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The BBC's Helen Wade
"The flotilla display will be one of the highlights"
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Saturday, 29 July, 2000, 01:28 GMT 02:28 UK
Vikings return to North America
Arrival of the replica Viking ship in Greenland
The ship's arrival in Greenland was a huge event
By Lee Carter in Toronto

The Vikings have returned to North America.

A flotilla of 13 replica Viking ships, led by the 23m-long Islendingur, arrived on Friday off the Canadian coast - in L'Anse Aux Meadows, Newfoundland.

[The Vikings] were everyday farmers, navigators, just looking for things to take back home

Debbie Anderson, Norstead Viking village
The site is where Norse explorer Leif Eriksson first landed in North America 1,000 years ago.

The arrival of the ships - which left Iceland six weeks ago - marks the climax of Viking milennium events in Canada and the United States.

"At the beginning of a new milennium, a Viking ship has once more braved the waters separating the old world and the new," the ship's captain Gunnar Marel Eggertson told a 16,000-strong crowd.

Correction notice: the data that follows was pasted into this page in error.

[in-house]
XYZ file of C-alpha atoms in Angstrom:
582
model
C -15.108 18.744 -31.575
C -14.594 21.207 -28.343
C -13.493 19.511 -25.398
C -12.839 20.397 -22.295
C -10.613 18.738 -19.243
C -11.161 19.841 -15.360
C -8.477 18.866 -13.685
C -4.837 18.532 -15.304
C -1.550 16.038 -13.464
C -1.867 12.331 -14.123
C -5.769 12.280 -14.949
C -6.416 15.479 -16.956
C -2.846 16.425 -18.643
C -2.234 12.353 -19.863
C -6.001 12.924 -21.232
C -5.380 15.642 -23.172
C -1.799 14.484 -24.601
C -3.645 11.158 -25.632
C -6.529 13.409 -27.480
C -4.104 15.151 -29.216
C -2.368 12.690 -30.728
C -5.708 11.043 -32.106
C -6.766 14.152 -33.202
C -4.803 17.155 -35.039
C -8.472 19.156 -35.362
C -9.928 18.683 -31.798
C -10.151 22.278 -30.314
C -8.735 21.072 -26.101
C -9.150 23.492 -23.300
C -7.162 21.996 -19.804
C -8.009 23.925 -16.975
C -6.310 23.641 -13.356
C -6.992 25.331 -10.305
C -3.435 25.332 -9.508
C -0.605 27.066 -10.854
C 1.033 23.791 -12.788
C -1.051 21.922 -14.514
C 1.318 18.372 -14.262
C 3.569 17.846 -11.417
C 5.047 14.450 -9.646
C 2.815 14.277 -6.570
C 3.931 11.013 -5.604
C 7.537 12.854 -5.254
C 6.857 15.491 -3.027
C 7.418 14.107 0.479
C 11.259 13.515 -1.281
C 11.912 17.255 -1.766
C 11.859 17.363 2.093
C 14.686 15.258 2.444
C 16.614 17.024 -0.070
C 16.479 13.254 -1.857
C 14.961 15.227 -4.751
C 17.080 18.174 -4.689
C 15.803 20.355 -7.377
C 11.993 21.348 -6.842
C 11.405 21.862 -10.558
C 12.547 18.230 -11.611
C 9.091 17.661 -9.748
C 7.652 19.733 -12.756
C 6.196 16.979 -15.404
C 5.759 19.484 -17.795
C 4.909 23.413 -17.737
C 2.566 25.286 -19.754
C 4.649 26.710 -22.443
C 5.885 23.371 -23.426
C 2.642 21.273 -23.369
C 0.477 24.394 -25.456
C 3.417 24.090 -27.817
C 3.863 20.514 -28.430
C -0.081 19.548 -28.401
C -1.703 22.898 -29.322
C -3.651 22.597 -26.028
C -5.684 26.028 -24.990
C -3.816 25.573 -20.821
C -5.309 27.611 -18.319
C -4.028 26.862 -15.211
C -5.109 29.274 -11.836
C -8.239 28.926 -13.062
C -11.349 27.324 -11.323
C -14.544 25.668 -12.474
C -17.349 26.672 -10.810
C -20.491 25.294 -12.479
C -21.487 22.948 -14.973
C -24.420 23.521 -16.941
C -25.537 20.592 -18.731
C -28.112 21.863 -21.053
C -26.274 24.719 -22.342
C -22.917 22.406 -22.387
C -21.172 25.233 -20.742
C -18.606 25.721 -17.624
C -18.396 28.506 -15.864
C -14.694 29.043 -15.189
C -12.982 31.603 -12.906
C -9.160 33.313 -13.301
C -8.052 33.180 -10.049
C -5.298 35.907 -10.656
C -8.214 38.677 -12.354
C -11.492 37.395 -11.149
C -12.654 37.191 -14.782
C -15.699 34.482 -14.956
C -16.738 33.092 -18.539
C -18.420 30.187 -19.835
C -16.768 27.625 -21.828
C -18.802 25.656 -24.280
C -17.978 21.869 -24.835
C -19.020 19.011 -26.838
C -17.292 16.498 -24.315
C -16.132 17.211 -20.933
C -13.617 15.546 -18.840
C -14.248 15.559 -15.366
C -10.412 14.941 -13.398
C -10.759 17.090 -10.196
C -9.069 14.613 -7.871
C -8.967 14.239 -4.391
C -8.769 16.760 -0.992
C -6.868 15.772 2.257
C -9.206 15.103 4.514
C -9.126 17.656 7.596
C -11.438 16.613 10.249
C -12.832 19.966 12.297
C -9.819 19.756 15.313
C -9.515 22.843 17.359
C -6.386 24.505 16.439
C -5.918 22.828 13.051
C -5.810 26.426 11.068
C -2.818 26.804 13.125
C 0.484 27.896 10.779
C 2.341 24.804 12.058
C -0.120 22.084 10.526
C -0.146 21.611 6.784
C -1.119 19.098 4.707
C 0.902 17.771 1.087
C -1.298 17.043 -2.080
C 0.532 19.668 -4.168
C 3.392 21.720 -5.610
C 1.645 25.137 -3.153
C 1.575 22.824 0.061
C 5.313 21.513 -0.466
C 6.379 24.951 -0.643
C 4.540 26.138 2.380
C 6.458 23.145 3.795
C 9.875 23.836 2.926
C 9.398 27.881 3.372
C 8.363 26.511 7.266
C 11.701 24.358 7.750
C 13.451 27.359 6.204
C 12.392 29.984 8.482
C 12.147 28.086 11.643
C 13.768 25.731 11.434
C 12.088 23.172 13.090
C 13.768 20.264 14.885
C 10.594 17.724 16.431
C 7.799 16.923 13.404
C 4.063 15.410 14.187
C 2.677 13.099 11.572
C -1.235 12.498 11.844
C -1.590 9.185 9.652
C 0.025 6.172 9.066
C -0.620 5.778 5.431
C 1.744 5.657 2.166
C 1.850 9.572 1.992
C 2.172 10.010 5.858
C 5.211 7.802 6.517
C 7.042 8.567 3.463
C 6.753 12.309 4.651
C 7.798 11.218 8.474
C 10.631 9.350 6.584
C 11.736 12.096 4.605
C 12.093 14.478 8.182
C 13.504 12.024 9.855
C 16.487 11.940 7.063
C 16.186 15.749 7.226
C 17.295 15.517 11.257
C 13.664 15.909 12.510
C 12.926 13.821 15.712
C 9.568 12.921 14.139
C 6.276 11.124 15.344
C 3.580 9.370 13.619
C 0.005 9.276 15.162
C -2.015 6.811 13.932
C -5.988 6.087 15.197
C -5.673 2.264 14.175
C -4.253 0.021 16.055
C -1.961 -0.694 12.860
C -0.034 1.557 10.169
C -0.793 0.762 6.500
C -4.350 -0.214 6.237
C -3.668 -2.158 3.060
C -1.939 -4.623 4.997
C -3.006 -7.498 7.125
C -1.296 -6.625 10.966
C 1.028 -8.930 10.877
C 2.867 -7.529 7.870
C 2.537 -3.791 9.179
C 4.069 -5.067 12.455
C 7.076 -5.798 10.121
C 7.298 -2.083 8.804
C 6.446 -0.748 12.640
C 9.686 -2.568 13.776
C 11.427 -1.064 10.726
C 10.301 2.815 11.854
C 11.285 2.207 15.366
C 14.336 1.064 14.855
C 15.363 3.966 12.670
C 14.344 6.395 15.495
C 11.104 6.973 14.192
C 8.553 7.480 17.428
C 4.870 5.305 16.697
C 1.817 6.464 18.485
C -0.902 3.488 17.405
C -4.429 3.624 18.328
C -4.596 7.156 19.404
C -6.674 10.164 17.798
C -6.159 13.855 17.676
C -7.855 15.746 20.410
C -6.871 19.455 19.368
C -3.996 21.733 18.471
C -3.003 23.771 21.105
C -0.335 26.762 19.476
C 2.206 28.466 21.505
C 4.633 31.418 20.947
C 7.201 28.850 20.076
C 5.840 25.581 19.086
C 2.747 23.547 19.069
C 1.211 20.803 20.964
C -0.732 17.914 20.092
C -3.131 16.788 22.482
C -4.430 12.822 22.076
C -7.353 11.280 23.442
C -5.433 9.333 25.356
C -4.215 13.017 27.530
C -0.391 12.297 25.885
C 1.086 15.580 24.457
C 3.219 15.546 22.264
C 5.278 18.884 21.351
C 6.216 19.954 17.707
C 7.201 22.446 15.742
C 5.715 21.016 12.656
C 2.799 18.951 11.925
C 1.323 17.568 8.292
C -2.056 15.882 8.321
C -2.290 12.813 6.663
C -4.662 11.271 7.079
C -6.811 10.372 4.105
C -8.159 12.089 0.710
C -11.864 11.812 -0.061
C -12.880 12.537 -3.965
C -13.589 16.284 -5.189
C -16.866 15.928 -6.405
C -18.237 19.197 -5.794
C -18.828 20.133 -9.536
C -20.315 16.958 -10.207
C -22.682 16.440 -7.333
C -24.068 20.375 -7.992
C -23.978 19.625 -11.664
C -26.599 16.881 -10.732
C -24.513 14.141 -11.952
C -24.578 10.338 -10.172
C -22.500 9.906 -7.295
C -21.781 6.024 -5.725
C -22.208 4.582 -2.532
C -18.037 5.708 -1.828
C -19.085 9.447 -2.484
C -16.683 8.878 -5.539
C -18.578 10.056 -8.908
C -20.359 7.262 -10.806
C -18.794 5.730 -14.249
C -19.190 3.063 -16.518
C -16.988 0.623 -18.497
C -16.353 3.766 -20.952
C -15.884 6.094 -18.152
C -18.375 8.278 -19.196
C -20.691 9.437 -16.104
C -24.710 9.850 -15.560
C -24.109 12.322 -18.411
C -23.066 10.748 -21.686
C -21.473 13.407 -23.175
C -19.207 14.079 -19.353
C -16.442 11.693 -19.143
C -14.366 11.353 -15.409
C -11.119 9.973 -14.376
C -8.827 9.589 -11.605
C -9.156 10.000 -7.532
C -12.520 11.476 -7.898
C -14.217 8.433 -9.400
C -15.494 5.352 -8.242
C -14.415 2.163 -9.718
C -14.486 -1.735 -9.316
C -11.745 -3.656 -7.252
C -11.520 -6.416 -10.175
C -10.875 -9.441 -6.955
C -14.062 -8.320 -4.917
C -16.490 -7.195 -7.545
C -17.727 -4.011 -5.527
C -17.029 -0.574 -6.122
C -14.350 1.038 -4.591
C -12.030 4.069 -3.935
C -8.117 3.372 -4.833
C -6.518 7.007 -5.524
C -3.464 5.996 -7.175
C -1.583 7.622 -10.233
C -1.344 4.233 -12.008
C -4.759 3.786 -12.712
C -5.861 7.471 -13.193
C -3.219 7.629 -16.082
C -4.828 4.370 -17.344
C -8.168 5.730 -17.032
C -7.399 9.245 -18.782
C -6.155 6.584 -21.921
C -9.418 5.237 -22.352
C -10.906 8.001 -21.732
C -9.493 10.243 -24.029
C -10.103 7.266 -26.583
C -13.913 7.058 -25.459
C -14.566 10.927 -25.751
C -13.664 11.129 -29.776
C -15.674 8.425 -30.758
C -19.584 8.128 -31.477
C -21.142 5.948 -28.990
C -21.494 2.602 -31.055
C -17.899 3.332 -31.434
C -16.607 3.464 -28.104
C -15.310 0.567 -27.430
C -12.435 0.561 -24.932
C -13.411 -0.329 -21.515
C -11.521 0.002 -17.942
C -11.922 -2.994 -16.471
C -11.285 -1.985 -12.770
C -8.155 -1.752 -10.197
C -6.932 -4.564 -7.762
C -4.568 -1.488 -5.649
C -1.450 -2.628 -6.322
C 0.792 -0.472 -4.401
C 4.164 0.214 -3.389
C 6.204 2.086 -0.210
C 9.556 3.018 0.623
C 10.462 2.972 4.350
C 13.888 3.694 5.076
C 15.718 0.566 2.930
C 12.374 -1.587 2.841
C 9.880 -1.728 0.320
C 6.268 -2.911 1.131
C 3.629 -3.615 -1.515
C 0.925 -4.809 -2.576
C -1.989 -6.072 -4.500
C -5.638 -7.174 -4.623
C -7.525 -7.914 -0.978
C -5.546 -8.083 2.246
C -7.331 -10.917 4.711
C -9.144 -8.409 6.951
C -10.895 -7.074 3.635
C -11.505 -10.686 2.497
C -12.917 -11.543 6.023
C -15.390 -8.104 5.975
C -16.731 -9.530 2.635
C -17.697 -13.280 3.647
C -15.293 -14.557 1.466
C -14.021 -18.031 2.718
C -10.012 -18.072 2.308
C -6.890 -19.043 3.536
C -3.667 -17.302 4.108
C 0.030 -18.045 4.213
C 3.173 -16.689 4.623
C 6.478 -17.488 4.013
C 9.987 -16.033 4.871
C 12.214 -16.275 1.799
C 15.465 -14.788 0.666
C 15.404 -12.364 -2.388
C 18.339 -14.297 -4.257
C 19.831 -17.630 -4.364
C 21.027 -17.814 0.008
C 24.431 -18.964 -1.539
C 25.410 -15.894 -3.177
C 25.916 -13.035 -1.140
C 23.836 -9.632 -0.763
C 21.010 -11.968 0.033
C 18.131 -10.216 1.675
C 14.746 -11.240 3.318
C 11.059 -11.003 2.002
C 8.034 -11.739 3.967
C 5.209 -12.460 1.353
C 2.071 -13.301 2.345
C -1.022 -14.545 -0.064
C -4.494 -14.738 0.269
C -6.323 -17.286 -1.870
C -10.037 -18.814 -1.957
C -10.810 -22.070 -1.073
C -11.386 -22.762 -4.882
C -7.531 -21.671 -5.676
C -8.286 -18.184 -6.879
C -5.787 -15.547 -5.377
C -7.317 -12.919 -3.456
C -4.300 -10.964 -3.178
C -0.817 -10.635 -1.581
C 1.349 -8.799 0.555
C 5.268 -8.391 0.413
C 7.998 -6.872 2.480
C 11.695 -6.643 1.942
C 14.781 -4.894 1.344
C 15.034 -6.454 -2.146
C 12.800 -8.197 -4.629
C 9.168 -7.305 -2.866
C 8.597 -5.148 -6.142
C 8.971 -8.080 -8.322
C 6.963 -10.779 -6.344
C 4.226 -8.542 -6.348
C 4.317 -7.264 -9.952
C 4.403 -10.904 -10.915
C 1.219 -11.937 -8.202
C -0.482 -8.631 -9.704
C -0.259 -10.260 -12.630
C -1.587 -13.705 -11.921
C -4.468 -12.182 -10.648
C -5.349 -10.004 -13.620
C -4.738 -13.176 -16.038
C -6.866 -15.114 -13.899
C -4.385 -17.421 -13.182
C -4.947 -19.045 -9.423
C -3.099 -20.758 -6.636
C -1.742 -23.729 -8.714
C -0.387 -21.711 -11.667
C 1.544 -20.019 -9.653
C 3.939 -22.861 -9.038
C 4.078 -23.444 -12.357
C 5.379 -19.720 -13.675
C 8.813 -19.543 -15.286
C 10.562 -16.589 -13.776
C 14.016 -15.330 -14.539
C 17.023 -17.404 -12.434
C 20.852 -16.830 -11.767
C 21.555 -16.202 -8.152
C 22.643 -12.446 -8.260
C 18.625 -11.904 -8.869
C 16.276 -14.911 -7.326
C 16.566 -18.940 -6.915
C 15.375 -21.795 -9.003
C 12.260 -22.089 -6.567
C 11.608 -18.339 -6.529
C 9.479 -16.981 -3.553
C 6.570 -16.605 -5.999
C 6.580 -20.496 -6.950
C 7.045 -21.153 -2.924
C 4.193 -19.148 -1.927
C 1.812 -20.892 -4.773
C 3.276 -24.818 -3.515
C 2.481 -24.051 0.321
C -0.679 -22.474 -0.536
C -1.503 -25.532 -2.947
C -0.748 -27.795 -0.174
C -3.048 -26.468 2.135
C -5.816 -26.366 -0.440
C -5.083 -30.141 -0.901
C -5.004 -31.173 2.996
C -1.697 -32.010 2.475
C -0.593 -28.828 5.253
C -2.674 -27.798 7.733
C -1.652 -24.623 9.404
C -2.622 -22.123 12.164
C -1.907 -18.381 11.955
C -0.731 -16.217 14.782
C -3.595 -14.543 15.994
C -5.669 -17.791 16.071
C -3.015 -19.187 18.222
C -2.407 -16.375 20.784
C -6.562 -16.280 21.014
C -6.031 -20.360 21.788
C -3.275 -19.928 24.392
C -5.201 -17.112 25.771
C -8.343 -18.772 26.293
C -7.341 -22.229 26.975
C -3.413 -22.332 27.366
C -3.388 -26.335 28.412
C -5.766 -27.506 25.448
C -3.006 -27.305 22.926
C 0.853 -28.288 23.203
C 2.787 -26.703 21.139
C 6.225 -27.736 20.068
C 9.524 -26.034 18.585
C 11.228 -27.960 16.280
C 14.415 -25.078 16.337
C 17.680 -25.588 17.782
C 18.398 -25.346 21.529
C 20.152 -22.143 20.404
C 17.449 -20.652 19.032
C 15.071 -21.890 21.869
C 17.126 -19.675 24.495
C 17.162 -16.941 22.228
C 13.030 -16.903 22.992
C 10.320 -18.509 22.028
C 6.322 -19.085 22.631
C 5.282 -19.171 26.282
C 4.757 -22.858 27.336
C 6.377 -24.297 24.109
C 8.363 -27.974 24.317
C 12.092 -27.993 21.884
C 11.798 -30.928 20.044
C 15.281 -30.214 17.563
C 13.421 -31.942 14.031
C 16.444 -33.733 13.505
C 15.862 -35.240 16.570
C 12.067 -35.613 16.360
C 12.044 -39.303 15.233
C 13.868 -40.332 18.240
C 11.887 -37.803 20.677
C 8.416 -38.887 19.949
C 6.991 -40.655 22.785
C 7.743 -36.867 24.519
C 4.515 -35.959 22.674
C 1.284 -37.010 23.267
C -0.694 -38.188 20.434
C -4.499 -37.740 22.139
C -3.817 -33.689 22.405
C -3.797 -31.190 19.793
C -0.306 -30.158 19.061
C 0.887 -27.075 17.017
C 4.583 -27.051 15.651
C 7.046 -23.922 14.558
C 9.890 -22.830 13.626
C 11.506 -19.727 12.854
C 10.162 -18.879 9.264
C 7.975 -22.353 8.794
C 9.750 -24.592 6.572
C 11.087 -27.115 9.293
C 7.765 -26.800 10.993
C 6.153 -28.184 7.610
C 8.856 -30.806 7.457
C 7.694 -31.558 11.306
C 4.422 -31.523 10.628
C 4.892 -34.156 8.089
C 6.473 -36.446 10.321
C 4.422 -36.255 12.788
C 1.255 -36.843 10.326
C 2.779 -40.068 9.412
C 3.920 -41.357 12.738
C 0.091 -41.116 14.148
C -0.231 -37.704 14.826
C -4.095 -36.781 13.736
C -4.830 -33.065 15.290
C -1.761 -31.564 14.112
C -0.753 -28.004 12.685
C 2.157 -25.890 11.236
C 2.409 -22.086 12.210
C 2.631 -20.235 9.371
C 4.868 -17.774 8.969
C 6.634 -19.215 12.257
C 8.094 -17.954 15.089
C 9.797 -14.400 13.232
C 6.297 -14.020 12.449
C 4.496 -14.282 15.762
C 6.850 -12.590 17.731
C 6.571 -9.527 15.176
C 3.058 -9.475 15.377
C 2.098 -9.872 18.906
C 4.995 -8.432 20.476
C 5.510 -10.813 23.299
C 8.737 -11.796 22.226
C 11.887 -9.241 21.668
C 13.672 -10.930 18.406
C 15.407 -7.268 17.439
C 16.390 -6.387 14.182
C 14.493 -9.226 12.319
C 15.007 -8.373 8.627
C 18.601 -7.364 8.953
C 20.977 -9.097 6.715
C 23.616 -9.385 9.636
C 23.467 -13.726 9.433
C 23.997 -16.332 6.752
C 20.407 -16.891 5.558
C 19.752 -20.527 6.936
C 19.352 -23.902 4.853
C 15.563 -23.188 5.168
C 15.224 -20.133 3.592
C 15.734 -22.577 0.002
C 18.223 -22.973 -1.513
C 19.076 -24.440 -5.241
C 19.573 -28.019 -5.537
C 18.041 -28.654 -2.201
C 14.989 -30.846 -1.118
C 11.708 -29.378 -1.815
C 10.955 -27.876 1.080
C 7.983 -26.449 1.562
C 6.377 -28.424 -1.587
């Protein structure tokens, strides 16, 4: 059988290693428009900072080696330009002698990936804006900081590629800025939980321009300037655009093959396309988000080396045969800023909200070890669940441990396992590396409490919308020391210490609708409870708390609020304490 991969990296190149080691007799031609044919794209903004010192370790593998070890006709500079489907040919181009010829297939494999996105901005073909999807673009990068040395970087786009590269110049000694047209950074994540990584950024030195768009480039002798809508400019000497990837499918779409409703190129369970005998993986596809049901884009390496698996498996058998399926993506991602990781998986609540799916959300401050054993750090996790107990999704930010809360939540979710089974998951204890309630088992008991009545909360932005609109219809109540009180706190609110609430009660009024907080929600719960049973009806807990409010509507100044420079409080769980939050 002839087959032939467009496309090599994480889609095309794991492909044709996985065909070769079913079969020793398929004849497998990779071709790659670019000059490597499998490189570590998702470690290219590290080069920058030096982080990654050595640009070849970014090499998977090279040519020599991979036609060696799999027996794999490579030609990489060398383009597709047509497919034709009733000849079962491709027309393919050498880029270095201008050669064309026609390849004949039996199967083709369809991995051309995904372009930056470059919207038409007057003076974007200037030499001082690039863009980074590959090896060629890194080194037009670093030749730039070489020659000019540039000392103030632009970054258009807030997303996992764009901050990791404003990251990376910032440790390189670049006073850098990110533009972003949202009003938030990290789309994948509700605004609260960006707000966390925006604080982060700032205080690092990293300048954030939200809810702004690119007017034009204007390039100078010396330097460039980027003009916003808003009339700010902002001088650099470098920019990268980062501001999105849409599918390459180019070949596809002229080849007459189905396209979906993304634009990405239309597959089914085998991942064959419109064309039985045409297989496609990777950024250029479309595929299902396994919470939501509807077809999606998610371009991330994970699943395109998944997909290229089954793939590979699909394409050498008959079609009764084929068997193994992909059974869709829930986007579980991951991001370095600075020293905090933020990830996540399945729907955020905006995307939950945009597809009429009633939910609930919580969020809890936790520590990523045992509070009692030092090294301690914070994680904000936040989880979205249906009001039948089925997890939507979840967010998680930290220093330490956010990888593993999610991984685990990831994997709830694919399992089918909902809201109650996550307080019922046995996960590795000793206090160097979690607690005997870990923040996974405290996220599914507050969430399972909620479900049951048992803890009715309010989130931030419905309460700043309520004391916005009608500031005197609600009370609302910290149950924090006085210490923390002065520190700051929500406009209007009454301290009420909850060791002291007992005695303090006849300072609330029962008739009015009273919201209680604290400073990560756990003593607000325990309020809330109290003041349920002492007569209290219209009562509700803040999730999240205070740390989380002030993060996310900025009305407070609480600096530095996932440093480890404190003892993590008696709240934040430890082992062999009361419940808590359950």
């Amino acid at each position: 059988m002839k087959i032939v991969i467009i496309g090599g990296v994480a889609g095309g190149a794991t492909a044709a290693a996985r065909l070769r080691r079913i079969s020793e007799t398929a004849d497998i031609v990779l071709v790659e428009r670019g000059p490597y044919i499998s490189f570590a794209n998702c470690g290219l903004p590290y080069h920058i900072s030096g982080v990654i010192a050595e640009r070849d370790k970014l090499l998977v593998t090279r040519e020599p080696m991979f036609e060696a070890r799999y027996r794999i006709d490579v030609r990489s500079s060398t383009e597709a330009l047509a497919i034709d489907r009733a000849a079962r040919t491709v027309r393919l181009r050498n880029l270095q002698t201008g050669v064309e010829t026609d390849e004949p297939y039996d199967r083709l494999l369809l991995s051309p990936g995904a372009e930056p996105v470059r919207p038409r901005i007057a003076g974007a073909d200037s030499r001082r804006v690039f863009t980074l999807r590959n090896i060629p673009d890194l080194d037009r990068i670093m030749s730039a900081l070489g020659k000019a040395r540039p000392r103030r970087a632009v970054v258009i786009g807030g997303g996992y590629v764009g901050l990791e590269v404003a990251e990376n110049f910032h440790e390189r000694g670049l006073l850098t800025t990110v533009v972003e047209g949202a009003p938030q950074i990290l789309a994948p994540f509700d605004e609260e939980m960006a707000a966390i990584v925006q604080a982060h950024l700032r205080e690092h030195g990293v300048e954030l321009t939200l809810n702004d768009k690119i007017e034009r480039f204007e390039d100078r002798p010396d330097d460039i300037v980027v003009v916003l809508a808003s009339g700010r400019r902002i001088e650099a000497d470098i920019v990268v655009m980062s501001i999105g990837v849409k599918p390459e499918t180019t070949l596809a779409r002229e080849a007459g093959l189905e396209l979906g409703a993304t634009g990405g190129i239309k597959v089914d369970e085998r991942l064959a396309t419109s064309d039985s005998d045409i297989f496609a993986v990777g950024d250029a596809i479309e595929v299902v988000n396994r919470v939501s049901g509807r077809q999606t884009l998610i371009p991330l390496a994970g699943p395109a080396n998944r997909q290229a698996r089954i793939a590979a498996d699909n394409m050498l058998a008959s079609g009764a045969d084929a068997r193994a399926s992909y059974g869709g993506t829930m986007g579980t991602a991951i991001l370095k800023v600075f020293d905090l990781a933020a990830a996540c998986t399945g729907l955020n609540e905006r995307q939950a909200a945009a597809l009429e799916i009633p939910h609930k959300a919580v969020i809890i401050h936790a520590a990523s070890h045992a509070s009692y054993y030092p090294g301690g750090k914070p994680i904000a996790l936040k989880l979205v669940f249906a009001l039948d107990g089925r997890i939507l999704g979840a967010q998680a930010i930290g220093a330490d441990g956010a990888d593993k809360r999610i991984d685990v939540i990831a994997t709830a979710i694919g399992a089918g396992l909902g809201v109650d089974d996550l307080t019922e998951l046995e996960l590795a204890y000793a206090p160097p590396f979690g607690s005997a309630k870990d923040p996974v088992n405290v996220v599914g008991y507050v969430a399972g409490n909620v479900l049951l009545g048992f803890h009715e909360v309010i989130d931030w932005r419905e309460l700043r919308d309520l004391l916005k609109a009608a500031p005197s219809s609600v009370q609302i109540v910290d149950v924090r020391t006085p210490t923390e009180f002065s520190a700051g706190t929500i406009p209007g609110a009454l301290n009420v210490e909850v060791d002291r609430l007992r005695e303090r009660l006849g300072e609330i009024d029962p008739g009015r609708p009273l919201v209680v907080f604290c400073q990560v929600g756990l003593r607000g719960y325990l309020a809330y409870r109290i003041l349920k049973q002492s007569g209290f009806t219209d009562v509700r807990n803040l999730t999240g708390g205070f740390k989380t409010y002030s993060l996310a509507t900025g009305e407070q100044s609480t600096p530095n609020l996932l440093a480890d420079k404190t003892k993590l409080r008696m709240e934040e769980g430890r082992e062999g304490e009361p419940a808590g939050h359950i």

Mr Eggertson is a direct descendant of Leif Eriksson.

Viking village

The construction of the long boat was based on original plans discovered for a Viking ship from 1,100 years ago.

The Islendingur
The Islendingur on her way to Greenland.
Apart from the ships, the centrepiece of the event in L'Anse Aux Meadows is Norstead - a recreated Viking village consisting of a boatshed, place of worship, chieftains hut, tents and fire pit.

Actors are living on the site as Vikings would have done 1,000 years ago and will continue to do so for the rest of the summer.

The village is a recreation of a genuine Viking settlement just 2km away from Norstead.

It was unearthed by Norwegian archaelogists in 1960.

It remains the only verified Viking settlement in North America and has been designated a Unesco World Heritage Site.

'Not that warlike'

The site supervisor, Debbie Anderson, says that although the Norstead actors occasionally oblige the crowds with a bloodthirsty battle, the Vikings were probably not that warlike.

"There was nothing to support the theory that they were actually fighters," she said.

"They were everyday farmers, navigators, just looking for things to take back home, such as timber and grapes."

The eight-member crew will now travel to a number of other Canadian ports before leaving for the US.

The ship will be in New York on 5 October for the opening of a Viking exhibition at the American Museum of Natural History.

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See also:

15 Jul 00 | Europe
Greenland marks Viking voyage
05 Apr 00 | Sci/Tech
Did the Vikings make a telescope?
28 Jun 99 | UK
Ship pulled by Norse power
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